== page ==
Nucor is building its Louisiana facility on a site near Romeville that ThyssenKrupp had forsaken in its selection of a site near Mobile, Ala.
DiMicco told The Wall Street Journal on Tuesday that the Alabama mill “never should have been built, but the reality is that it’s there, so we’ll take a look at it.”
DiMicco refused to comment to the Journal about analyst estimates that his company would offer $1 billion for the facility.
Freas said while the $1 billion bid would be far less than what ThyssenKrupp spent on the plant, the offer doesn’t sound particularly low. The company is reportedly seeking book value, or $8.86 billion, for the two plants. The Wall Street Journal reported bids were due by the end of September.
“It’s hard to say what the fair value for this facility is,” Freas said.
ThyssenKrupp is clearly a motivated seller after suffering massive losses. And the weak world economy has depressed the demand for steel, making it difficult to determine what the potential for the plant is.
Alabama beat out Louisiana for the ThyssenKrupp plant in May 2007. At the time, higher utility costs in Louisiana were considered to be one of the factors in driving the plant to Alabama.
“We had the best location as far as transportation and logistics, but their decision was largely based on utility rates, which in Louisiana is powered mostly by natural gas,” said former Gov. Kathleen Blanco, who was in office in 2007. “At the time natural gas was high, and part of our incentive package involved help with their power costs. Not long after their decision to build in Alabama, the price of natural gas stabilized and our power costs dropped dramatically,” she said. “Had they accepted our offer, they may have been more profitable.”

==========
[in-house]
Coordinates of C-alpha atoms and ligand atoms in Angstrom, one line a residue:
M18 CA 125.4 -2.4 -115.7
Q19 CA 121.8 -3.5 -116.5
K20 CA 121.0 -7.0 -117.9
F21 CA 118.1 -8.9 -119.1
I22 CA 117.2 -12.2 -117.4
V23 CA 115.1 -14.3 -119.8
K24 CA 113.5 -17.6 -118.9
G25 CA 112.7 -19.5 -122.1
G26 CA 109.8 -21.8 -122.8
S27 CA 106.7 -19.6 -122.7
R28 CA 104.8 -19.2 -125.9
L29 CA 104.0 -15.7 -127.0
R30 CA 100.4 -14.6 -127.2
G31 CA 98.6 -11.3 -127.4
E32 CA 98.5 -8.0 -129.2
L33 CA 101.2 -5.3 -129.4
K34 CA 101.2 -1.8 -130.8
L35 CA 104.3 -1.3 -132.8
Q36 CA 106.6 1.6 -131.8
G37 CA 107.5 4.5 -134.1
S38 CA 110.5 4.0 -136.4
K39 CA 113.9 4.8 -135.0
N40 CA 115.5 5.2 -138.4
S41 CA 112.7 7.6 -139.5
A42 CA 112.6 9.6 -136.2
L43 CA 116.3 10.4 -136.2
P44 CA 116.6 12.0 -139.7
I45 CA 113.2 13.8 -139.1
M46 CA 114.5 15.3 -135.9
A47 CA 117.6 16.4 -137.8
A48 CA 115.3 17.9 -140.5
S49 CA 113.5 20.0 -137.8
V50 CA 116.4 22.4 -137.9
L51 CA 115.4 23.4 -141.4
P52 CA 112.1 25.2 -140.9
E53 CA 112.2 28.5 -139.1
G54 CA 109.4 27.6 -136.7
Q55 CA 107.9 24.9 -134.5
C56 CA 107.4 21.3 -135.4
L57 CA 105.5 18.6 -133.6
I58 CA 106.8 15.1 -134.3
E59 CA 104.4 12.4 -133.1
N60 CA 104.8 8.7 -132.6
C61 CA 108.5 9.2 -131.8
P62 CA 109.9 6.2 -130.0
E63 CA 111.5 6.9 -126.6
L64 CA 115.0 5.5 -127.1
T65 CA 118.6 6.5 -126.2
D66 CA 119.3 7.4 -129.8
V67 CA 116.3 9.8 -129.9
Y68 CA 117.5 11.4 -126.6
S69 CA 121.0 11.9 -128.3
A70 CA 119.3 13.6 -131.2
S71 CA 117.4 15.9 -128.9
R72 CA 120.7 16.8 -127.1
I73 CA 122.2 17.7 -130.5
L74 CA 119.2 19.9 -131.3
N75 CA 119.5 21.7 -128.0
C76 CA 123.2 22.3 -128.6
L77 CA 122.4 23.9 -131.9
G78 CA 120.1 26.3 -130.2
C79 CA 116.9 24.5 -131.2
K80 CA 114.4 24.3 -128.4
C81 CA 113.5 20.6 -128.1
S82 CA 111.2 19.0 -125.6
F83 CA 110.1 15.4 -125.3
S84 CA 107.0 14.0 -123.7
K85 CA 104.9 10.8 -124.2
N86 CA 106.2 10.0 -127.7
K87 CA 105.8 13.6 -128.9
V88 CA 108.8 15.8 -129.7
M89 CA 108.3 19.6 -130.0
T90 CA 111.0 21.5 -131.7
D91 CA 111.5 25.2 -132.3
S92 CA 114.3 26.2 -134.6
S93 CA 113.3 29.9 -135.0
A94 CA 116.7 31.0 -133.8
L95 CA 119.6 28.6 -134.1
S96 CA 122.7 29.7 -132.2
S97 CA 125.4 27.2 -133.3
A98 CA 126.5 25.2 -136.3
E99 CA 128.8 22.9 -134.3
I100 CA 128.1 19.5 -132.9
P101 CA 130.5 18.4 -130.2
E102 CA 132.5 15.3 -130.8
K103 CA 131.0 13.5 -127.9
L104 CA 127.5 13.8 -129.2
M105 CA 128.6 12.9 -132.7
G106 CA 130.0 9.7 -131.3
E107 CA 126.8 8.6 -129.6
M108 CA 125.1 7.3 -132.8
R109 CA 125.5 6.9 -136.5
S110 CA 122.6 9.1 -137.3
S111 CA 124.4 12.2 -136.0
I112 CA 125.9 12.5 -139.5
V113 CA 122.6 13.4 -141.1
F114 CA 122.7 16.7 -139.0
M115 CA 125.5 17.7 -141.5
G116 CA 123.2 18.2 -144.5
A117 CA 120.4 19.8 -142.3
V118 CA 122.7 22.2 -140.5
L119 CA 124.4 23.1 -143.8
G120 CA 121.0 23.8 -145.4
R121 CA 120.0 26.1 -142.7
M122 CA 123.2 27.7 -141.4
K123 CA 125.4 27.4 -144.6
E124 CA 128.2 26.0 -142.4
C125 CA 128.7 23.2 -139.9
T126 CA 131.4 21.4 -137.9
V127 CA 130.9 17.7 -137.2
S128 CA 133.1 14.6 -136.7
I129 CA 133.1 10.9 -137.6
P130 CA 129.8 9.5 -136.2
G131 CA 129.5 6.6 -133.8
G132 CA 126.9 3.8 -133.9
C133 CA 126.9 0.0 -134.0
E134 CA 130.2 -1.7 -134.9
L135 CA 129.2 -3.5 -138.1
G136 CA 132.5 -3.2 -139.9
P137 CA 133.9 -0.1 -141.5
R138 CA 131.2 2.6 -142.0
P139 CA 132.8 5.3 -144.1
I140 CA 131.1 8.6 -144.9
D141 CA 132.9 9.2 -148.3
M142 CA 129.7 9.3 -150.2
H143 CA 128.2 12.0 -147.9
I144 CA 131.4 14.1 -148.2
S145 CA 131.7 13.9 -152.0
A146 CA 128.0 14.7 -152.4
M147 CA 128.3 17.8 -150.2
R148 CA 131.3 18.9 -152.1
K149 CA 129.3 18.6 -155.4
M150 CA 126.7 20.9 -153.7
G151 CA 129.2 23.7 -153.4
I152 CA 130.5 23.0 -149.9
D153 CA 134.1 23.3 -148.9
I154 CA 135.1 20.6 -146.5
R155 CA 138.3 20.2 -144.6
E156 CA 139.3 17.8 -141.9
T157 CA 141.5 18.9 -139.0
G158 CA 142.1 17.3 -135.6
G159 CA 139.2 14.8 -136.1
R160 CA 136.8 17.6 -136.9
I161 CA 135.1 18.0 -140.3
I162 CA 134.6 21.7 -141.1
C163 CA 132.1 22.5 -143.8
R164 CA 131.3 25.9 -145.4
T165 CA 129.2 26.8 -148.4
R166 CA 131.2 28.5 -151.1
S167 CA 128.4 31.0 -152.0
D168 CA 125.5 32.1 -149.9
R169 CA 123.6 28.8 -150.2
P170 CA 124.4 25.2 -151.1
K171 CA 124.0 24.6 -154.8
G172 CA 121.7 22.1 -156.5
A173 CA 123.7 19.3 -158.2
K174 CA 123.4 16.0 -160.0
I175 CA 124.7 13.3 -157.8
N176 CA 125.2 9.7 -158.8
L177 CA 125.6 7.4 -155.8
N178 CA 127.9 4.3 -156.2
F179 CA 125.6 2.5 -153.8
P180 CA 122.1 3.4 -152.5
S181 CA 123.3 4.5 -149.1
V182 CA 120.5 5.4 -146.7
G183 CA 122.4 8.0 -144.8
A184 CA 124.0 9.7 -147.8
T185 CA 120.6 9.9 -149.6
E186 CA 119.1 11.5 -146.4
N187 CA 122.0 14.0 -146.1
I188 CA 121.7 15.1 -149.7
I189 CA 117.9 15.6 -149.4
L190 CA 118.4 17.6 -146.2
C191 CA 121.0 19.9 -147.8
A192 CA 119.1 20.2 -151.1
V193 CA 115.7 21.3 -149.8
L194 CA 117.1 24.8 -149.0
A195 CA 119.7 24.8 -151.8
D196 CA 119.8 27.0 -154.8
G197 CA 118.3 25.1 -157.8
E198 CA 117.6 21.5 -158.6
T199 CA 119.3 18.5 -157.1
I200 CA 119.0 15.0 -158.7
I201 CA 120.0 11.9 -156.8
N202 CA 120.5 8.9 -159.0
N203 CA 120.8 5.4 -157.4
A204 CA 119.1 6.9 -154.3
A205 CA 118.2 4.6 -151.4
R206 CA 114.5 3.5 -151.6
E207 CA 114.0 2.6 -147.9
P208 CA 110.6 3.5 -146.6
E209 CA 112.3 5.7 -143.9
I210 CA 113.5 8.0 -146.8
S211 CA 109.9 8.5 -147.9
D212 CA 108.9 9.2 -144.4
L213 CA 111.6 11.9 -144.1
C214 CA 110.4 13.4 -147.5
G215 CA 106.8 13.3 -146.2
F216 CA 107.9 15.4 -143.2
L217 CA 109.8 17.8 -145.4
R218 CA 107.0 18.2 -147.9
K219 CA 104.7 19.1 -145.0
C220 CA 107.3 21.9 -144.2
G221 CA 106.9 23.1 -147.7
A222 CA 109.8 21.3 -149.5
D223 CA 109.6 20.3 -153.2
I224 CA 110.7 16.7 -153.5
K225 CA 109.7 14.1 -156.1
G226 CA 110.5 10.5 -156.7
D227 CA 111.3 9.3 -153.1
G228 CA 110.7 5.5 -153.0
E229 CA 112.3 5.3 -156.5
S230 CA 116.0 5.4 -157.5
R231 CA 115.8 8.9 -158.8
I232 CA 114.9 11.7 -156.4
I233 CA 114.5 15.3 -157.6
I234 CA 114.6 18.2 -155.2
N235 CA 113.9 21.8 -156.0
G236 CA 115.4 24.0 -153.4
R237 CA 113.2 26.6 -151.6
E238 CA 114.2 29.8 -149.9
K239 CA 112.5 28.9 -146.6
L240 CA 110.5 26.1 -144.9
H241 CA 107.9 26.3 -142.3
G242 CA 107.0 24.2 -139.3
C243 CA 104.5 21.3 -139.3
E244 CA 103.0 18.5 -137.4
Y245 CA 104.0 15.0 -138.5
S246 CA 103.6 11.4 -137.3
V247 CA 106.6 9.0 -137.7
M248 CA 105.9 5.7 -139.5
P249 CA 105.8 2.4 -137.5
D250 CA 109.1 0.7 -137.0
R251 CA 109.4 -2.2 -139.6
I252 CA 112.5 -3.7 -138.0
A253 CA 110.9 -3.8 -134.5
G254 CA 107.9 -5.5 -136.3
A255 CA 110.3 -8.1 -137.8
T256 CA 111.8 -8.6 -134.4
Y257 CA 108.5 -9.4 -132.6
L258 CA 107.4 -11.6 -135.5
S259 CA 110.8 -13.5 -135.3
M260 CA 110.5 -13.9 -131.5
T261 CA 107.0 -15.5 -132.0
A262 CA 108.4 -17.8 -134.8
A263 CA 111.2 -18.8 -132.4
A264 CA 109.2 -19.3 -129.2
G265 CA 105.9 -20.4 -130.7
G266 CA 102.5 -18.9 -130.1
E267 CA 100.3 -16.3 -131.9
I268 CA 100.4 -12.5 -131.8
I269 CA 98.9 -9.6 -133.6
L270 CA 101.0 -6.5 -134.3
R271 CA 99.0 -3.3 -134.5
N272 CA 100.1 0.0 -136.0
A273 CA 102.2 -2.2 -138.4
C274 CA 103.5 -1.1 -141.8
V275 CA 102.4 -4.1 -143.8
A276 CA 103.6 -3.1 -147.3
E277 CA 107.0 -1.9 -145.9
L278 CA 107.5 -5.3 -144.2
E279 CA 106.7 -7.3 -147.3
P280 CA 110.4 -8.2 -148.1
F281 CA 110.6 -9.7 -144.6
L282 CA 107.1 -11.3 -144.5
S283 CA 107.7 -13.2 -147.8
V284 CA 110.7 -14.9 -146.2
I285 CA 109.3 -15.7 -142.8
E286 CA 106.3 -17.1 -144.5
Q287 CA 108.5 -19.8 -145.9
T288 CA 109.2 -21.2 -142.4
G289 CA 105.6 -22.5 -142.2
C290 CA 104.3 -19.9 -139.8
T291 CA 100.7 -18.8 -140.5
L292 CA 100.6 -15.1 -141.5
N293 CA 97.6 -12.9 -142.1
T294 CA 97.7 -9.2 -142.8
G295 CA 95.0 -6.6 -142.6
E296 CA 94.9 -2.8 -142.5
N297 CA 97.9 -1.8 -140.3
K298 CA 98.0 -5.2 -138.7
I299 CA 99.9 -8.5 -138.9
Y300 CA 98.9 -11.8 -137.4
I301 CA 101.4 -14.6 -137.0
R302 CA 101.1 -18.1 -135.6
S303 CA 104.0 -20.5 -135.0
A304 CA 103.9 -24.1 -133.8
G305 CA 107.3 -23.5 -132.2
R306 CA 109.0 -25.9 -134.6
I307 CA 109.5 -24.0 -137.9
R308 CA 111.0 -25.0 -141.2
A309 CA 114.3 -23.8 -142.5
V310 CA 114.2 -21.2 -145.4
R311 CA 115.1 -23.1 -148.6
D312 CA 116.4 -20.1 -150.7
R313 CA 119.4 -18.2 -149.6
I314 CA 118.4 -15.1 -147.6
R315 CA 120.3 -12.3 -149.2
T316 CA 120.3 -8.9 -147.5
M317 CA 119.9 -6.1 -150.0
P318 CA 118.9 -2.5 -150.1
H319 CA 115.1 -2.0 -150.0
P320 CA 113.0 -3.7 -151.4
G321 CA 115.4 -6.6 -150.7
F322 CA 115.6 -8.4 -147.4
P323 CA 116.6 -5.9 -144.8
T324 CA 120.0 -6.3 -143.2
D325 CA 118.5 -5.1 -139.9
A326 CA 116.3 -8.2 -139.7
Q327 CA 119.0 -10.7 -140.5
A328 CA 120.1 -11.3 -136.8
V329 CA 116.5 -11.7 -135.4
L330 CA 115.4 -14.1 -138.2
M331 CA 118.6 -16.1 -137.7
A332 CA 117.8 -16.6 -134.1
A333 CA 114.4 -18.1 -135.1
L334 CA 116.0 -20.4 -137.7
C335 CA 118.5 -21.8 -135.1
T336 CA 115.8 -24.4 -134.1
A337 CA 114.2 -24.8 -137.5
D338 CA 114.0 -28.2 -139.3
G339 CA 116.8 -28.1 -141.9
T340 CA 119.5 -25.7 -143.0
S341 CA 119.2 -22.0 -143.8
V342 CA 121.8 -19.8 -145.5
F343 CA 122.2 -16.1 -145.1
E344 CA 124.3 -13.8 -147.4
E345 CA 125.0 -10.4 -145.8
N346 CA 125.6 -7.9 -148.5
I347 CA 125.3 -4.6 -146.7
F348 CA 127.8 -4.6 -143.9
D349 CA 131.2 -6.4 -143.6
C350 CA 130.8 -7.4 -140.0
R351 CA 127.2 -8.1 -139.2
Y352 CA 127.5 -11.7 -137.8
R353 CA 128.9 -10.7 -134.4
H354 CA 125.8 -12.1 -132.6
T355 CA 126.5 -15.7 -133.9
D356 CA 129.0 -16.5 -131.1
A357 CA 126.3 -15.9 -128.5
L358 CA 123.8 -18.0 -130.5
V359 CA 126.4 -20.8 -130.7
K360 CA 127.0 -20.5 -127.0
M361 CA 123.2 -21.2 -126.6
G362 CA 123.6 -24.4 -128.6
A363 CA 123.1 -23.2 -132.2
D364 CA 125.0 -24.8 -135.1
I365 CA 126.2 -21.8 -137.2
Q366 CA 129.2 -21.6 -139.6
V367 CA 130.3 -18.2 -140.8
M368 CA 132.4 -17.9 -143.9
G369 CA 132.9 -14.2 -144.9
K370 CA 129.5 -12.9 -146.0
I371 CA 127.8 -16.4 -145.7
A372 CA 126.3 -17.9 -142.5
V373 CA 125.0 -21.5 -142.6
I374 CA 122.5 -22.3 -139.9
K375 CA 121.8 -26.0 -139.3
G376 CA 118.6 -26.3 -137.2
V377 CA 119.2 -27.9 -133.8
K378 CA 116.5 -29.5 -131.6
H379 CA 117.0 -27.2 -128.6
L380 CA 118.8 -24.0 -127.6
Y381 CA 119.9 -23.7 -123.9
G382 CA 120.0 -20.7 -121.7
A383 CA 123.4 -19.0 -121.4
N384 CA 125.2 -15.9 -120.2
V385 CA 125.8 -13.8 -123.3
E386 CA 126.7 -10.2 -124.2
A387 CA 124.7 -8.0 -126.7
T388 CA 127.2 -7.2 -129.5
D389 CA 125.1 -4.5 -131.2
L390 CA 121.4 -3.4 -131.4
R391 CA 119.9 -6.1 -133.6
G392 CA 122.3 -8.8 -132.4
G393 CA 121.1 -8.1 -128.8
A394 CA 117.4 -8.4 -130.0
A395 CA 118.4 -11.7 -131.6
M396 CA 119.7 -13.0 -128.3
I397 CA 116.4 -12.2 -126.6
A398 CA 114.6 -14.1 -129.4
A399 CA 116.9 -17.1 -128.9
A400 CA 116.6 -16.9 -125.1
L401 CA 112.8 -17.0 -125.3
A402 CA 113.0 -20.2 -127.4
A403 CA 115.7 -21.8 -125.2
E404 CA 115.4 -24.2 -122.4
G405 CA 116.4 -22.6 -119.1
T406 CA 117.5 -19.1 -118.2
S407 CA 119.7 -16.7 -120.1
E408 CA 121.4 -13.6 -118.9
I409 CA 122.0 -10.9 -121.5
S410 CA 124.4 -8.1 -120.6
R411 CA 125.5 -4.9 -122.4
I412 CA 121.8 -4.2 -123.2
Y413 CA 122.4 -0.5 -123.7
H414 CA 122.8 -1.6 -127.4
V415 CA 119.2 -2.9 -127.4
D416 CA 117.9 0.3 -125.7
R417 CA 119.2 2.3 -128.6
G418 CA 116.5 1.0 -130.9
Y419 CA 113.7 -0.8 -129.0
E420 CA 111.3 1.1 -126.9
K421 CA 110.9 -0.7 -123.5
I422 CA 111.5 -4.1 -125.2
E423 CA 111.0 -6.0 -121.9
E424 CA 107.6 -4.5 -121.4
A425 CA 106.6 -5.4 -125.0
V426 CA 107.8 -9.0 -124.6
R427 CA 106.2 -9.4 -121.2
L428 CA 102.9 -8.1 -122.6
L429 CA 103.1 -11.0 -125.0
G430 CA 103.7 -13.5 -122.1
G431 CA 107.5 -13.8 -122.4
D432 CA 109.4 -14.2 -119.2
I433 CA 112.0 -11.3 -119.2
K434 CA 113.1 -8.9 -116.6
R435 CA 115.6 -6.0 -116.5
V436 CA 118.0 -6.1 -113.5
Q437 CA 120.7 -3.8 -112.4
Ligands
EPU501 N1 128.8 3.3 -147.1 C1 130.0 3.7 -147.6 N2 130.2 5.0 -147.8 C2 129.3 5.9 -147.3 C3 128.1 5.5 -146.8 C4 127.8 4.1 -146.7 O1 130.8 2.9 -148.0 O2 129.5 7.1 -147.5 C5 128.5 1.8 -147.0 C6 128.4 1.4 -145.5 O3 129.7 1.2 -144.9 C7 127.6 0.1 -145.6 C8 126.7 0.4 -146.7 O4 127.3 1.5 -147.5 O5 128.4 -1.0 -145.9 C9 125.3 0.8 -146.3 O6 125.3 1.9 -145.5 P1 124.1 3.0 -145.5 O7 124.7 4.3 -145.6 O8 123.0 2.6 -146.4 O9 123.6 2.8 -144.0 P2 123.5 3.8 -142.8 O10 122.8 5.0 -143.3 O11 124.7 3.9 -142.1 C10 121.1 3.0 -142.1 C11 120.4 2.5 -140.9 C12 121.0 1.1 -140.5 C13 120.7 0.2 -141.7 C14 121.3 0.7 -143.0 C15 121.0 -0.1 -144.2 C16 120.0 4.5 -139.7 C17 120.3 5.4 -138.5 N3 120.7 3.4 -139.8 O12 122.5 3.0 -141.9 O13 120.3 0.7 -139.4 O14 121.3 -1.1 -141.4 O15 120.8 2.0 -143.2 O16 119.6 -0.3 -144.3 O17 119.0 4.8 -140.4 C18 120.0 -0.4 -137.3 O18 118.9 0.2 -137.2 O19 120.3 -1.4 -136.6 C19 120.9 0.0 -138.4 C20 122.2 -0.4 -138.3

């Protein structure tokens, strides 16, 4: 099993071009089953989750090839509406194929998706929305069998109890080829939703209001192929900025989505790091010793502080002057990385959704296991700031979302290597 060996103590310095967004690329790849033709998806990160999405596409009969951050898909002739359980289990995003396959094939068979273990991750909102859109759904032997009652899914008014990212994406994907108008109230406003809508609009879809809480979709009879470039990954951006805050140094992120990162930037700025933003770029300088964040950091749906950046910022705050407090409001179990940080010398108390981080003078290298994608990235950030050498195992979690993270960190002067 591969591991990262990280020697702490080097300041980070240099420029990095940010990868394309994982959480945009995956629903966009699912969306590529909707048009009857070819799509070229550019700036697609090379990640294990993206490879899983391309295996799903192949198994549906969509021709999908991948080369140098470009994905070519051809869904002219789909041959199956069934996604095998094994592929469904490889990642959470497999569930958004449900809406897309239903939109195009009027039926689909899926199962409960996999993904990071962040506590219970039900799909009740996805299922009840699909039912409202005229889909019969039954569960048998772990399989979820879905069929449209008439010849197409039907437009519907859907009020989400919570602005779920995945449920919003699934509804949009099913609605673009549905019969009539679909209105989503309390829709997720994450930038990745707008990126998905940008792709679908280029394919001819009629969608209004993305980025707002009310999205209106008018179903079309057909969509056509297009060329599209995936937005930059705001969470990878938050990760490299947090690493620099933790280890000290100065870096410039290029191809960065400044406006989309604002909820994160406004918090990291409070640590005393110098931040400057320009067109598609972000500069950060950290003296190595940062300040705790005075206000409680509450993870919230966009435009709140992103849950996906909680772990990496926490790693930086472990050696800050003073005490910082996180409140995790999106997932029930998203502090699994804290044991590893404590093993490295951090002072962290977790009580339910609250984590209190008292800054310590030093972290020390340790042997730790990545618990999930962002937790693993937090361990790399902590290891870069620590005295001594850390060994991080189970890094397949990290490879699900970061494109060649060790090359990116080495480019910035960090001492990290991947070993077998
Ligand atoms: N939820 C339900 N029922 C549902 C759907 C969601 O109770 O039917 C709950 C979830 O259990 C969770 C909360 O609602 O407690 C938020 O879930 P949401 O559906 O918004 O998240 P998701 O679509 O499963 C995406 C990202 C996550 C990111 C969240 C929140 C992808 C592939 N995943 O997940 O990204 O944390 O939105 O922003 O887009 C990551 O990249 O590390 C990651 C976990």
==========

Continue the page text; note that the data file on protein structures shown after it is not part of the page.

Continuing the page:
St. James Parish Council Vice Chairman Charles Ketchens said Tuesday that he was not aware of the news reports involving Nucor, but would wait to speak with Parish President Timmy Roussel.
Melissa Wilkins, St. James Parish government spokeswoman, said Roussel was in meetings most of the day and not available for comment.
Steve Nosacka, a consultant to the parish for economic development, said he did not have a lot information yet and declined to speculate based on news accounts.
“We are not aware of anything more than what we read in the newspapers,” he said.
U.S. Rep. Steve Scalise, R-Jefferson, said he was “not particularly” involved in the negotiations to bring ThyssenKrupp, but he bemoaned the loss of major industry in the country, even if it was Alabama’s loss and not Louisiana’s.
“Any big plant closure is a big hit to a state’s economy and morale,” Scalise said. “You don’t want to see any company move out of the United States.”
Scalise took the opportunity to attempt to blame President Barack Obama for the loss of industry.
“It’s become harder to make that (heavy manufacturing) in the USA because of a lot of regulations to come out of the EPA (Environmental Protection Agency),” Scalise said.
David Mitchell and
Jordan Blum contributed
to this report.